Express Pharma

Will new IP policy ensure Sabka Vikas?

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20151130ep02In our last issue, we highlighted Swati Spentose’s quiet rise to become a Rs 40-crore speciality API manufacturer. (See story: Swati Spentose: Small is the next big? in the November 1-15, 2015 issue: http:// www.expressbpd.com/article/pharma/cover-story/swati-spentose-small-is-the-next-big/160972/)

Continuing our quest for the hidden gems in the pharma sector in India, we present another one in the November 16-30, 2015 issue: Bliss GVS. Clocking a shade over Rs 400 crores in consolidated revenues in FY2014-15, the media shy promoter SN Kamath, who had to be coaxed into a photo shoot, anticipates a growth of 25 per cent in this fiscal, up from 18 per cent y-o-y in the previous year.

Bliss GVS’ route to this growth has been to forge an unbeaten path. It chose to specialise in suppositories and pessaries, a dosage form that has never quite taken off in India but has a large following across the world. The company claims to be the world’s largest manufacturer of suppository dosage form by volume, with their leading brand contributing to about 40 per cent of revenues. (See story Bliss GVS: Carving out a niche, pages 22-23 in the November 16-30 2015 issue)

Companies like Swati Spentose and Bliss GVS reflect the diversity of India’s pharma industry, with companies at different stages of their lifecycle contributing to the overall vibrancy of the sector. There is no doubt that the country’s regulations have fostered this growth over the past decades but calls for a global harmonisation of regulations, particularly when it comes to trade, intellectual property rights (IPR) and manufacturing standards, are now getting more strident.

Take for instance, the signing of the Trans-Pacific Partnership (TPP) deal in early October. Ratification by the individual signatory countries has not been a smooth process. Detractors of the TPP in Australia have highlighted how one of the provisions relating to ‘investor state dispute settlement (ISDS)’ process, allows foreign investors to block governments from introducing legislation that they deem harmful to their business/ investment.

The Labour Party and the Greens in Australia have objected to this provision, pointing out that this would effectively mean that the Australian government could be sued for enacting policy designed to protect its environment. This means that governments will have to choose between adhering to the TPP and potentially harming their interests, or facing action.

But countries are forming their own push back groups. After months of tough negotiations by least developed countries (LDCs), the TRIPS Council’s decided to extend the transition period from pharma patents and test data protection for LDCs for 17 years. But health groups point out that this hard won battle is by no means over; it will have to be sustained as individual governments of LDCs will need to use this window of opportunity to build safeguards into their own IP policies.

What will be the impact of such trade pacts? Dilip G Shah CEO, Vision Consulting Group says that the net outcome would be ‘a poorer image of the brand-name industry’ while ‘the generic industry too will suffer on several counts slowing down its growth and earnings.’ In an article published in CPhI Annual Industry Report 2015, titled ‘Mega Trade Pacts and Their Impact On the Pharmaceutical Markets’, he predicts that the full impact of mega trade deals like the TPP and the Trans-Atlantic Trade and Investment Partnership (T-TIP), in terms of an increase in the price of medicines and healthcare, will be felt by 2020.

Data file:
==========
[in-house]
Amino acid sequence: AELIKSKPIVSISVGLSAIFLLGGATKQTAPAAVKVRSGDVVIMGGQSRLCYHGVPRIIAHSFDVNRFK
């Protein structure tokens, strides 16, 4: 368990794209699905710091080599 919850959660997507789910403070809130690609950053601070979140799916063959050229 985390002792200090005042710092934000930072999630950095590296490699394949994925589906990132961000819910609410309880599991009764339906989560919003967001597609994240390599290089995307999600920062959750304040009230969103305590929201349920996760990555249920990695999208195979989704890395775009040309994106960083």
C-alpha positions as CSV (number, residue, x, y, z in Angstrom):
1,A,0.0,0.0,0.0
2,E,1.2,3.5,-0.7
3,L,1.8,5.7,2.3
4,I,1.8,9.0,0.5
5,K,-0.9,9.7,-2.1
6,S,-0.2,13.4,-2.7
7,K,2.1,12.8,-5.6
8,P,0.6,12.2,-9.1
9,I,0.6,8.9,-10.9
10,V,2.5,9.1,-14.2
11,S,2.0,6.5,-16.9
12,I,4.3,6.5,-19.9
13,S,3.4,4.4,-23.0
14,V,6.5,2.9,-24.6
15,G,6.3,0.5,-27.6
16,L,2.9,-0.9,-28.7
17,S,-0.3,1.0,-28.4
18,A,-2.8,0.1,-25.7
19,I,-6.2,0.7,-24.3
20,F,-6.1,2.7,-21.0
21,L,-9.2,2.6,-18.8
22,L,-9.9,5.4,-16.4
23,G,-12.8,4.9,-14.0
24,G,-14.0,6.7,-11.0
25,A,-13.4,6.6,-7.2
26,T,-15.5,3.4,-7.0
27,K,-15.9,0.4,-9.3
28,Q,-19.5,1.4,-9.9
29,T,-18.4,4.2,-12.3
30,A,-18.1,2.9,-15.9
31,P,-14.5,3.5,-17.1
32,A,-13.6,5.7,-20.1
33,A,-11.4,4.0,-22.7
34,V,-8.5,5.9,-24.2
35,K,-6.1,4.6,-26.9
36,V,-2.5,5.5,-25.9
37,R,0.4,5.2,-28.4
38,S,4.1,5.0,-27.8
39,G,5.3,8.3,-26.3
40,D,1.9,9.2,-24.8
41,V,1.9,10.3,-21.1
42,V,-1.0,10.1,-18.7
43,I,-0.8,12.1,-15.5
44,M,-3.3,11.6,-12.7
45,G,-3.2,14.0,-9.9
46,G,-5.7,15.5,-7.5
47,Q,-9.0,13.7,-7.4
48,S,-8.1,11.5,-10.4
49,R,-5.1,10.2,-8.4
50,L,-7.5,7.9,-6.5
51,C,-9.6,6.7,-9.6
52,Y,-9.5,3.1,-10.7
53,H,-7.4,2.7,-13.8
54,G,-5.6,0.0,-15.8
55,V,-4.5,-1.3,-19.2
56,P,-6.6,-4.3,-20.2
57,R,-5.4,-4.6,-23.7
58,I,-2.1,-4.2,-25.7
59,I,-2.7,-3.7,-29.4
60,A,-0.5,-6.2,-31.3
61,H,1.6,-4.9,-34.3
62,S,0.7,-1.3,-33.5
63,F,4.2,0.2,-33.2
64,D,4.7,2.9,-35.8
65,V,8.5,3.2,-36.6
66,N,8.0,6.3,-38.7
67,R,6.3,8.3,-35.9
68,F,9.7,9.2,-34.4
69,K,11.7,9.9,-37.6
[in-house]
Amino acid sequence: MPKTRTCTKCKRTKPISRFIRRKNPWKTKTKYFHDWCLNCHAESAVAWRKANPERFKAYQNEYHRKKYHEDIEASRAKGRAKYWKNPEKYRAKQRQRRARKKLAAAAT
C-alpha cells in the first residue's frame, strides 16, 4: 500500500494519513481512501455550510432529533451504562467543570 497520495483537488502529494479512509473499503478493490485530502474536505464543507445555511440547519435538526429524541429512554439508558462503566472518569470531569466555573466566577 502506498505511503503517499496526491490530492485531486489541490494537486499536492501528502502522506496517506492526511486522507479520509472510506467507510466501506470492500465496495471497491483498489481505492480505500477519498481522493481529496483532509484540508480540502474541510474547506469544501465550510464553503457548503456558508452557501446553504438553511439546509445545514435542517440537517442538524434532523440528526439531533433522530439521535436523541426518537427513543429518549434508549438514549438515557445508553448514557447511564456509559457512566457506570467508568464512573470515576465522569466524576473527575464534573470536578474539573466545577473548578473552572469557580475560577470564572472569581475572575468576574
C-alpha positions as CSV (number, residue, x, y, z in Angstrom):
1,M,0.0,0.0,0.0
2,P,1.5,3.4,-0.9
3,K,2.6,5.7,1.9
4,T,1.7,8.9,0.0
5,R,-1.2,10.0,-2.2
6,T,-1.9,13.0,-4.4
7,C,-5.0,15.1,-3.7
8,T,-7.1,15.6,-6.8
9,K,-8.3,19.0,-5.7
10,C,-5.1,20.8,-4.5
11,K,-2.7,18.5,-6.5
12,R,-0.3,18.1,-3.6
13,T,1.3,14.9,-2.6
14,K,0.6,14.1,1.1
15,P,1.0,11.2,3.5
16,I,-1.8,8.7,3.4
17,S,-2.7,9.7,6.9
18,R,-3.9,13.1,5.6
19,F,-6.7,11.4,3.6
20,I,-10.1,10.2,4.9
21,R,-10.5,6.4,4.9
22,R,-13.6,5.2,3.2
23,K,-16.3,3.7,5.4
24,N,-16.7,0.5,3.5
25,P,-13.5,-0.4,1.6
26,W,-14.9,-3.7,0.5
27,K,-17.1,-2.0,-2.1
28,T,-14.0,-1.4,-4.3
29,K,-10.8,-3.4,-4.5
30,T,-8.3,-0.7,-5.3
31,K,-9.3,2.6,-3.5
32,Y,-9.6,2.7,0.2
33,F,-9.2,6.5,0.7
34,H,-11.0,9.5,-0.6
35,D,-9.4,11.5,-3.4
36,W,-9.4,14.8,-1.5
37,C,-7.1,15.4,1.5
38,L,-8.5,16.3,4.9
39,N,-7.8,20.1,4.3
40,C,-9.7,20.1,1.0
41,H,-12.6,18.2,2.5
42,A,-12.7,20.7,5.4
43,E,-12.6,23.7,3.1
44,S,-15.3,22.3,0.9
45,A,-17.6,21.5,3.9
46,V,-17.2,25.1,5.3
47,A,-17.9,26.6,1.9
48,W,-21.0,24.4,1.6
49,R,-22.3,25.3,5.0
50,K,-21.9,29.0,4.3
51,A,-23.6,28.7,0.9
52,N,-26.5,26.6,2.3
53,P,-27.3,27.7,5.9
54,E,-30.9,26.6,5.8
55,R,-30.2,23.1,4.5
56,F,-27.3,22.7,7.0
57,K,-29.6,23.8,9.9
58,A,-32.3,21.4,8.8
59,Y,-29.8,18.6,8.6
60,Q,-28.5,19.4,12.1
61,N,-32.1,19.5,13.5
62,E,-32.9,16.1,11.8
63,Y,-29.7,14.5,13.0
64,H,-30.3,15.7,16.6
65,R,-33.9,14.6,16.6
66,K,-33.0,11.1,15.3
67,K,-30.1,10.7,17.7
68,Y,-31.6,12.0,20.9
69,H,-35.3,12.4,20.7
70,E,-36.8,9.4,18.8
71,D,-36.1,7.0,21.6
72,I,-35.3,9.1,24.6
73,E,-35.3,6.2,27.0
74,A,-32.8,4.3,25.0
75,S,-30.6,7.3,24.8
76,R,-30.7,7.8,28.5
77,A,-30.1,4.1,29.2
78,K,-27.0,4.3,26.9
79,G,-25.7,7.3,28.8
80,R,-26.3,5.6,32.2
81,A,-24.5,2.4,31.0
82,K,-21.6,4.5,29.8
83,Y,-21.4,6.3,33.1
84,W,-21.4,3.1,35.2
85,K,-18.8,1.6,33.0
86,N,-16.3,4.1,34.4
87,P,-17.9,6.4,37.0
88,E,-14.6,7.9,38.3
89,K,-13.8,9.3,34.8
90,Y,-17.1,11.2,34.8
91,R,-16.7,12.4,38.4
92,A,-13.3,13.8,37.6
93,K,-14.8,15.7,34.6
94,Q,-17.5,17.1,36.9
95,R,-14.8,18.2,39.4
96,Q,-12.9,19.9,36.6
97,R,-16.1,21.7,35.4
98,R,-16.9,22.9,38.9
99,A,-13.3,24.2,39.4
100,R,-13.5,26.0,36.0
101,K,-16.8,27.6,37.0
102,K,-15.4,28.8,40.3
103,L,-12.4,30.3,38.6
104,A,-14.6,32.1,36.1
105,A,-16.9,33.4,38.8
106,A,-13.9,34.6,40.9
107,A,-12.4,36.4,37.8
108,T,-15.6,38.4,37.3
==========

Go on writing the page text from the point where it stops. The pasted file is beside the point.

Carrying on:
Shah also predicts that this success will embolden the United States Trade Representative (USTR) to seek amendments to the TRIPS Agreement and push for more for ‘maximalist standards of protection and enforcement in the TRIPS Agreement.’ His conclusion however has the kernel of a solution: would BRICS or any other new alignment of the developing countries be able to ‘thwart this grand design?’

By all accounts, India’s draft national IP policy is doing the final rounds of touching up, and is due to be released this December. Prime Minister Modi himself alluded to it in his speech at the Indo-German Summit 2015 on October 6 in Bengaluru, assuring the audience that it ‘will be a progressive, and forward looking policy.’ This assurance was evidently not enough. In a roundtable at the same meet, concerns were again raised about India’s IPR policy and DIPP Secretary Amitabh Kant had to reiterate this message, saying that India would be coming out with ‘one of the finest IPR policies’ in the world in the next two months.

The overall impression is that India is on the defensive as far as the IP policy is concerned. IP policy experts have slammed the leaked version of the draft national IP policy, as being ‘generic, obvious and lacking in originality’ (See Spicy IP blog post by Prashant Reddy: http://spicyip.com/2015/10/16795.html). PM Modi is already on the back foot after the wipeout in Bihar state elections and the winter Parliament session promises to be a stormy one. Will the government bend to accommodate global trade or push back to ‘thwart this grand design’? Will the new IP policy ensure Sabka Vikas? We won’t have to wait to long to know the answer.

Viveka Roychowdhury
Editor

[email protected]

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